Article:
Teen Labor Laws in Michigan

By Lane Madison

The Michigan legislature has enacted teen labor laws, entitled the Michigan Youth Employment Standards Act, to protect minors from unsafe and unhealthy work conditions. This act limits the number of hours and days minors are allowed to work, prohibits minors from working in certain occupations, sets minimum wages for minors and requires minors to obtain a work permit before beginning a job.

Work Permits

Minors ages 11 to 17 who wish to work in Michigan must first obtain a work permit. Minor workers must request the permit from their school or school district’s issuing officer, typically the superintendent or designated staff member in the superintendent’s office. Workers under 16 years of age must obtain a CA-6 permit and 16- and 17-year-olds must obtain a CA-7 permit. Minors must obtain a new permit for each job until they graduate from high school or turn 18.

Work Hours

Workers 14 and 15 years old may work up to three hours a day while school is in session and up to eight hours on non-school days and up to 18 hours in a school week and 40 hours when school is out. They may work between the hours of 7:00 a.m. and 7:00 p.m. while school is in session and between 7:00 a.m. and 9:00 p.m. during summer vacation. Minors younger than 16 may work up to 48 hours per week, counting both work and school.

Minors 16 and 17 years old may work between 6:00 a.m. and 10:30 p.m. on school nights and until 11:30 p.m. on Friday, Saturday and during school vacations. They may work up to six days in a week, up to 10 hours per day, and may not exceed 48 hours between work and school per week.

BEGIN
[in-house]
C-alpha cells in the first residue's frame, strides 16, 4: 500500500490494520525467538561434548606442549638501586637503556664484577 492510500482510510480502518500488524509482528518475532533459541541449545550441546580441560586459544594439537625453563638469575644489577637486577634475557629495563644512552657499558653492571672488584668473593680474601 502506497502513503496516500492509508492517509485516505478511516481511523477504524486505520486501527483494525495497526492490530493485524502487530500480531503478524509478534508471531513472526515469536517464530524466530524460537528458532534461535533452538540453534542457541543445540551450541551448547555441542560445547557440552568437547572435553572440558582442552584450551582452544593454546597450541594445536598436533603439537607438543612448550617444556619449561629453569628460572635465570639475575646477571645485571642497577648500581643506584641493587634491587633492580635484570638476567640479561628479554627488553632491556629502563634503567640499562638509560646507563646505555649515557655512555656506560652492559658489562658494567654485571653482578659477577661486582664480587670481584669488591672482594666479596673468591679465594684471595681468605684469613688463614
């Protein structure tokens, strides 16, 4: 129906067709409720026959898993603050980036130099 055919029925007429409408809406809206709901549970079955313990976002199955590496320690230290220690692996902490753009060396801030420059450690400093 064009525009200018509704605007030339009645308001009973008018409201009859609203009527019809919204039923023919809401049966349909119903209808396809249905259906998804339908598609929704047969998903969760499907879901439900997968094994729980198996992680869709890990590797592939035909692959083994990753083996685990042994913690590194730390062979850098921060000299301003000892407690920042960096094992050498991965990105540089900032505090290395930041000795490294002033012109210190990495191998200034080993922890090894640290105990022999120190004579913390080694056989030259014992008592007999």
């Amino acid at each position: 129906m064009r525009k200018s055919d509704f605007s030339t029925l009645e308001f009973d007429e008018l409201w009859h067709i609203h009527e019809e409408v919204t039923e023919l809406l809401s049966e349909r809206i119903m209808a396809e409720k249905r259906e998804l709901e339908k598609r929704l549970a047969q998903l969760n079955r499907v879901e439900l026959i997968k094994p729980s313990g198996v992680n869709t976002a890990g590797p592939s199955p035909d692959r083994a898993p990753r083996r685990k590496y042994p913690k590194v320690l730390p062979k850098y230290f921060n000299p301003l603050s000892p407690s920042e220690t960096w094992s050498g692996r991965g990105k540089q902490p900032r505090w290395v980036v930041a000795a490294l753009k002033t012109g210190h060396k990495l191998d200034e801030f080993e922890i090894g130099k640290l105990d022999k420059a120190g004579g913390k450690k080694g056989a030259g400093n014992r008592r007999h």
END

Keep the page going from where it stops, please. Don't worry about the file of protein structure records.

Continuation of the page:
Wages

Employers may pay minors age 16 and 17 the federal minimum wage of $7.25 per hour instead of the Michigan minimum hourly wage of $7.40. They may pay minors age 16 through 19 $4.25 as a training wage for the first 90 days of employment.

Occupations

Minors ages 11 to 14 are limited to working as golf and bridge caddies and as youth athletic referees. All minors are prohibited from performing a number of dangerous occupations in Michigan, including but not limited to roofing, construction excavation, mining, logging and sawmill operations, meat packing, slaughtering, rendering and tanning, and operating a number of power-driven machines.

About the Author

Lane Madison is a freelance writer and editor with over eight years experience as a corporate paralegal. She holds a Bachelor of Arts degree in communication and English and a paralegal certificate. Her writing has been published on various websites.